Treatment Efficacy in HABP/VABP: Clinical Endpoints Consensus

Senior patient with endotracheal tube
Expert opinions on judgment-based criteria for the assessment of antimicrobial treatment efficacy in HABP and VABP are heterogenous.

Expert opinions on judgment-based criteria for the assessment of antimicrobial treatment efficacy in hospital-acquired bacterial pneumonia (HABP) and ventilator-associated bacterial pneumonia (VABP) are heterogenous. A convergence on approaches to evaluate antibacterial drugs is urgently needed, according to a study published in Clinical Infectious Diseases.

The heterogeneity in the endpoints of randomized clinical trials of antimicrobial drugs for HABP and VABP can cause confusion for clinicians. The current study, therefore, was designed to reach a consensus on these endpoints and to better illuminate the results in future clinical trials. To achieve this, researchers used the Delphi method to poll 26 international infectious disease, intensive care, and pharmaceutical experts.

The panel of experts recommended a composite endpoint hierarchy that includes, in order of priority: for VABP 1) survival at day 28, 2) mechanical ventilation-free-days through day 28, and 3) clinical cure between study days 7 and 10; for HABP 1) survival at day 28, and 2) clinical cure at days 7 and10.

There were disagreements regarding the optimal time-frame for endpoint assessments, and 3 Delphi rounds were needed to reach a 72% agreement on the hierarchical order of these endpoint components. The panel also reached consensus on a definition of clinical cure: the resolution of the signs and symptoms present at enrollment combined with improvement/lack of progression of radiological signs of pneumonia.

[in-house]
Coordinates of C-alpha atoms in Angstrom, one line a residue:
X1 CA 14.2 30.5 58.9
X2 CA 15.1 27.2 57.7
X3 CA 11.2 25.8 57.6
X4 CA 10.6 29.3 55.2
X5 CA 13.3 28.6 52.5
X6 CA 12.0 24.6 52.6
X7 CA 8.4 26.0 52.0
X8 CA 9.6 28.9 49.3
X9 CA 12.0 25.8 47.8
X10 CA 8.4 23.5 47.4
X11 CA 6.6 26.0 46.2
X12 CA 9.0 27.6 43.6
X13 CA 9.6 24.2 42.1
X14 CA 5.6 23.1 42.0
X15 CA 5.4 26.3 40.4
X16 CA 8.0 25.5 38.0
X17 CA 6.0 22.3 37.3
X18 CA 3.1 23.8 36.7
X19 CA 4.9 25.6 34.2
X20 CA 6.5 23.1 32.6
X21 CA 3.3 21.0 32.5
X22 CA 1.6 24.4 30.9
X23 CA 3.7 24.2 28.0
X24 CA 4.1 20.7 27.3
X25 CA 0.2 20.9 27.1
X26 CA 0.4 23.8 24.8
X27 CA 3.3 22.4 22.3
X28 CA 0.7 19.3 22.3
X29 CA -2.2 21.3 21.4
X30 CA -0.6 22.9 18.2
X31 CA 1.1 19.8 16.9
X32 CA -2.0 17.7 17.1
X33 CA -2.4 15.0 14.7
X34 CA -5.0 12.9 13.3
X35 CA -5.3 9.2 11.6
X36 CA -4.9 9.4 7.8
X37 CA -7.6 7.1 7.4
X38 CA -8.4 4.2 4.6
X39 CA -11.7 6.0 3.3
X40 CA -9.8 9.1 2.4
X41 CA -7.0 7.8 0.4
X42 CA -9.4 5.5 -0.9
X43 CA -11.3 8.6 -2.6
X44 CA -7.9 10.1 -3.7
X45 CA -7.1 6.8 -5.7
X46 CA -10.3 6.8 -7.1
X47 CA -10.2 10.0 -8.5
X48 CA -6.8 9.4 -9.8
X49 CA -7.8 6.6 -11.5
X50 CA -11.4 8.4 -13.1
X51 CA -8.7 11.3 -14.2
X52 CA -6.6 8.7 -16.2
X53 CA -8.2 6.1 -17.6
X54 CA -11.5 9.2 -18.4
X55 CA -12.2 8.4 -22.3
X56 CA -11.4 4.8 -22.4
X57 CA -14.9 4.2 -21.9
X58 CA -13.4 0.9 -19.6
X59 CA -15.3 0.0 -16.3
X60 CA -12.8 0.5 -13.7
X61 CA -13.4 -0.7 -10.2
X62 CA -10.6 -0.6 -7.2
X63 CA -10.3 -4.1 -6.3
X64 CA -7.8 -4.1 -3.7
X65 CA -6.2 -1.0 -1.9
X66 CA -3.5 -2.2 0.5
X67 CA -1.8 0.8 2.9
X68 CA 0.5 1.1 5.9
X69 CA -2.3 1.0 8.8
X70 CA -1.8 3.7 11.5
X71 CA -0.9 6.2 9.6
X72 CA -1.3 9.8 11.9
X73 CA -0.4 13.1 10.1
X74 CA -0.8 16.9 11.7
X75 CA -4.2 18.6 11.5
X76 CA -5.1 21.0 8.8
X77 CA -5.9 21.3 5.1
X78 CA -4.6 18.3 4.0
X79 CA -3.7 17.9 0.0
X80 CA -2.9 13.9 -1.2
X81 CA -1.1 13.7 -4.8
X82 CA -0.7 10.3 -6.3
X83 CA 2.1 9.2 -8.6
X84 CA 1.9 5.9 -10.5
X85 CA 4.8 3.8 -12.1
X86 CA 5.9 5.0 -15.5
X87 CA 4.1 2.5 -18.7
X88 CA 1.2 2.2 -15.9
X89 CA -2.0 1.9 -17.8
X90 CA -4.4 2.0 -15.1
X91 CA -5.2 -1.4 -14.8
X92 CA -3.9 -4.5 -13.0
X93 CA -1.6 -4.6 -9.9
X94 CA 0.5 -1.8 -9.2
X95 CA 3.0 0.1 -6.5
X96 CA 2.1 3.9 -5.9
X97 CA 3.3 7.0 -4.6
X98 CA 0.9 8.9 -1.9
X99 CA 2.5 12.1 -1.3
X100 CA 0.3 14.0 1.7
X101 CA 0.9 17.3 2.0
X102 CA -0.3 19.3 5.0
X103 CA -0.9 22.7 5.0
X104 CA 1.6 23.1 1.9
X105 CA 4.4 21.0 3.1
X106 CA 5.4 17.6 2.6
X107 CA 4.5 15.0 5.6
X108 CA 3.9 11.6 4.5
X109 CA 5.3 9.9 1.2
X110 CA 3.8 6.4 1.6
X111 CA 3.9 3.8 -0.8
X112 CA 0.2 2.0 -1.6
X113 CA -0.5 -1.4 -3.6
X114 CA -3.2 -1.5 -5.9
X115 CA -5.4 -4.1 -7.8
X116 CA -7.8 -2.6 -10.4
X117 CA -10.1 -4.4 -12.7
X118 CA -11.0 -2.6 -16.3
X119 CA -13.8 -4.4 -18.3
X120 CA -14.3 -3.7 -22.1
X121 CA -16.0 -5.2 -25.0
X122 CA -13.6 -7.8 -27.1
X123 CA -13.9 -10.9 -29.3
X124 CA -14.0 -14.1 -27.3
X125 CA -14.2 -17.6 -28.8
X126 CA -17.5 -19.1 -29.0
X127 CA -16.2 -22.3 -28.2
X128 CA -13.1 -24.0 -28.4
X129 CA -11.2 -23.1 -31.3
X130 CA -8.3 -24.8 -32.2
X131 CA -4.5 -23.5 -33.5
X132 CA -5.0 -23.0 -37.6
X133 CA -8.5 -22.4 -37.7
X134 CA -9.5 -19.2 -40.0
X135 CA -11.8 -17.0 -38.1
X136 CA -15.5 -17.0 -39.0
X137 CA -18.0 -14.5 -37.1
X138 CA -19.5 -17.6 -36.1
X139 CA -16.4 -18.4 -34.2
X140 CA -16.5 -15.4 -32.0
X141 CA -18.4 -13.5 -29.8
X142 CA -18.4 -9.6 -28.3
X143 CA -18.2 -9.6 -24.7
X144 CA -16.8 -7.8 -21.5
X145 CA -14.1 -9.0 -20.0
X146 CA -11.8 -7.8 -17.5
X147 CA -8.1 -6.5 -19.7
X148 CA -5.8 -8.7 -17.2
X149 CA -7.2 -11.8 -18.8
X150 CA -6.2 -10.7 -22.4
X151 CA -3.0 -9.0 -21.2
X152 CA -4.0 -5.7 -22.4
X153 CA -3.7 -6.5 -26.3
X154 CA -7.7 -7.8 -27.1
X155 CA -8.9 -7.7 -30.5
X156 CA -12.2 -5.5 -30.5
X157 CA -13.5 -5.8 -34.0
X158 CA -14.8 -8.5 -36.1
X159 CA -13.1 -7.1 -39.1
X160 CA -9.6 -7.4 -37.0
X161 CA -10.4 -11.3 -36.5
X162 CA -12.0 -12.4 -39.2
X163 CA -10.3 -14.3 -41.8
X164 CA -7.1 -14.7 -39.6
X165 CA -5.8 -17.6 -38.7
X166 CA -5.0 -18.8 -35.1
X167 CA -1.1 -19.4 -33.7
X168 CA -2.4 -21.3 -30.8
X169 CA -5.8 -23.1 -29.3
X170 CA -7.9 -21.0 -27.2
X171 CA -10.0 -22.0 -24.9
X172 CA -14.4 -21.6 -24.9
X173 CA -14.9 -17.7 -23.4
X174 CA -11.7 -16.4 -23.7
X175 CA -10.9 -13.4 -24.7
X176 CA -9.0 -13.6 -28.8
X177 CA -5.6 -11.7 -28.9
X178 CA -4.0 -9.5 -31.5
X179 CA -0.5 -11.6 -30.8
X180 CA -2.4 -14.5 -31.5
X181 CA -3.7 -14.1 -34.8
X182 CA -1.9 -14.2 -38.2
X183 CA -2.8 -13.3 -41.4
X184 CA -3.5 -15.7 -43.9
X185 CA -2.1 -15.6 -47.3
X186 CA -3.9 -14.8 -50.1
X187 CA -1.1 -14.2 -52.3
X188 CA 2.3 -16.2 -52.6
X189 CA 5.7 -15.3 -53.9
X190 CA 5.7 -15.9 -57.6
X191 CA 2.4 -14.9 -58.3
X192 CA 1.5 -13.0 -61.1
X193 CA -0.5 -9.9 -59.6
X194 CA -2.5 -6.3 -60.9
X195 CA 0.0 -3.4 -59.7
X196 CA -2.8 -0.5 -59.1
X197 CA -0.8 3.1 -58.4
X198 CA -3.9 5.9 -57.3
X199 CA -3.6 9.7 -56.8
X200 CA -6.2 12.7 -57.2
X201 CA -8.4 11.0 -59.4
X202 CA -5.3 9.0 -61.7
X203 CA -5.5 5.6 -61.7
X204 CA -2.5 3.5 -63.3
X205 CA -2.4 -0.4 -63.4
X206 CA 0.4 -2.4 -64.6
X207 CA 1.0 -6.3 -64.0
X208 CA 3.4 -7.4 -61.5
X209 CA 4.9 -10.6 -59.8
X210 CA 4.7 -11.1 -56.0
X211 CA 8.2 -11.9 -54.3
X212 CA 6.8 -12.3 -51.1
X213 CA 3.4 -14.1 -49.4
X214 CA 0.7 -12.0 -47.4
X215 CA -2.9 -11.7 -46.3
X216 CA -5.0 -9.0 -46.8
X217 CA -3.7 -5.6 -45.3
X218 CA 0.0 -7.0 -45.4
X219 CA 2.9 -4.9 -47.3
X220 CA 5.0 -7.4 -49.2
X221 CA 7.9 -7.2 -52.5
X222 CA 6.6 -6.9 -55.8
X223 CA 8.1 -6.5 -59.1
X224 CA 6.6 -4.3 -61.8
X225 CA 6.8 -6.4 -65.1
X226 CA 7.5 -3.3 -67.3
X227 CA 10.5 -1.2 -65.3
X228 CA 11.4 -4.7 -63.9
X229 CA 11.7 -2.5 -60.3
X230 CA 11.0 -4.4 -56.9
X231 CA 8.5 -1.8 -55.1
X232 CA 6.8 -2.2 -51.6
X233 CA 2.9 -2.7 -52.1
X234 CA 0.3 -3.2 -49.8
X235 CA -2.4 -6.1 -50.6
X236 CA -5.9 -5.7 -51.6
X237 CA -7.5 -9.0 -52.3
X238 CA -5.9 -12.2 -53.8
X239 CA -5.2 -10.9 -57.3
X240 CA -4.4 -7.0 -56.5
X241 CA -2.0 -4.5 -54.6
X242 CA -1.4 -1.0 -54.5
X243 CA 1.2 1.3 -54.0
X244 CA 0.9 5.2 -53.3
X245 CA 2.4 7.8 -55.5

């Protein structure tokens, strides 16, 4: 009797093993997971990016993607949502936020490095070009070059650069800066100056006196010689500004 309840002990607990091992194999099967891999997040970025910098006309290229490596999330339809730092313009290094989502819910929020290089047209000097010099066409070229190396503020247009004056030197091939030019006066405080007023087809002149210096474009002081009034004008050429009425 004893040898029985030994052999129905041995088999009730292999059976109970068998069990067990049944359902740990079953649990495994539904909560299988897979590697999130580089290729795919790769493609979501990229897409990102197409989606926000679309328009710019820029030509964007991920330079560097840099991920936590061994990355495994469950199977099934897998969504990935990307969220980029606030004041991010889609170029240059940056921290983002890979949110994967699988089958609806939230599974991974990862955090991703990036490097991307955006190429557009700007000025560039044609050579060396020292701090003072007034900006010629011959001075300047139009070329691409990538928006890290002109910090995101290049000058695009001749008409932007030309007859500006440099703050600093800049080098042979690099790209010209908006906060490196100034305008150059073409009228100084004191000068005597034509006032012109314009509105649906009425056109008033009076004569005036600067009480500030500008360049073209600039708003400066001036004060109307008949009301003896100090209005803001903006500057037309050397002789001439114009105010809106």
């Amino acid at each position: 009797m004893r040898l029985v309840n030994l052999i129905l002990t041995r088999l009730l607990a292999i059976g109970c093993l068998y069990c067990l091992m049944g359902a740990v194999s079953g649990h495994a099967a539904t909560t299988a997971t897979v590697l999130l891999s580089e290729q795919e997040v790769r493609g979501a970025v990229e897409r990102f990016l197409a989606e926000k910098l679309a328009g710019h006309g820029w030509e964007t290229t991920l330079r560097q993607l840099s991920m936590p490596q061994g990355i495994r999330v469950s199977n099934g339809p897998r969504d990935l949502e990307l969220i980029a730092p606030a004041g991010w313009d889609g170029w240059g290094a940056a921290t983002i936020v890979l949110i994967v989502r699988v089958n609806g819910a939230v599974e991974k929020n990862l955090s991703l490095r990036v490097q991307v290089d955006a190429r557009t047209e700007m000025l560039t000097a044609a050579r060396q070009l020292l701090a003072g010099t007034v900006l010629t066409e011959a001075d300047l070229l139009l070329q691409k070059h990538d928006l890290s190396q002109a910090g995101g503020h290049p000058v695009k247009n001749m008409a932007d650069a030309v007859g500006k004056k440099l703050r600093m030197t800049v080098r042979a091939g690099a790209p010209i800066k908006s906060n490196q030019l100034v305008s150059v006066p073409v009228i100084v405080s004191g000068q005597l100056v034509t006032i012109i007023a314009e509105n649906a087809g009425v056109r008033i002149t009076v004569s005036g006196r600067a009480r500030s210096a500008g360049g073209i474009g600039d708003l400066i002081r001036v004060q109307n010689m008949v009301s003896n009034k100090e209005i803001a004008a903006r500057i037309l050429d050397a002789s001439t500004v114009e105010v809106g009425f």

Limitations included a lack of complete consensus on the hierarchical ranking of the elements of the composite and timing for endpoint assessment, indicating a potential for subjectivity.

Study investigators concluded, “A pilot validation of our proposed [end point] by use of data from an already completed clinical trial, which was conducted with the classic [end points], should be performed first. Then, if validated, it could be considered for inclusion in future trials and, if further validated, may allow a pragmatic and homogenous assessment of antimicrobial efficacy in future HABP/VABP [randomized clinical trials].”

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This study was funded by the Innovative Medicines Initiative Joint Undertaking. Several authors declare affiliations with the pharmaceutical industry. Please refer to the reference for a full list of author disclosures.


Weiss E, Zahar JR, Alder J, et al. Elaboration of consensus clinical endpoints to evaluate antimicrobial treatment efficacy in future HABP/VABP clinical trials [published online February 4, 2019]. Clin Infect Dis. doi: 10.1093/cid/ciz093

This article originally appeared on Infectious Disease Advisor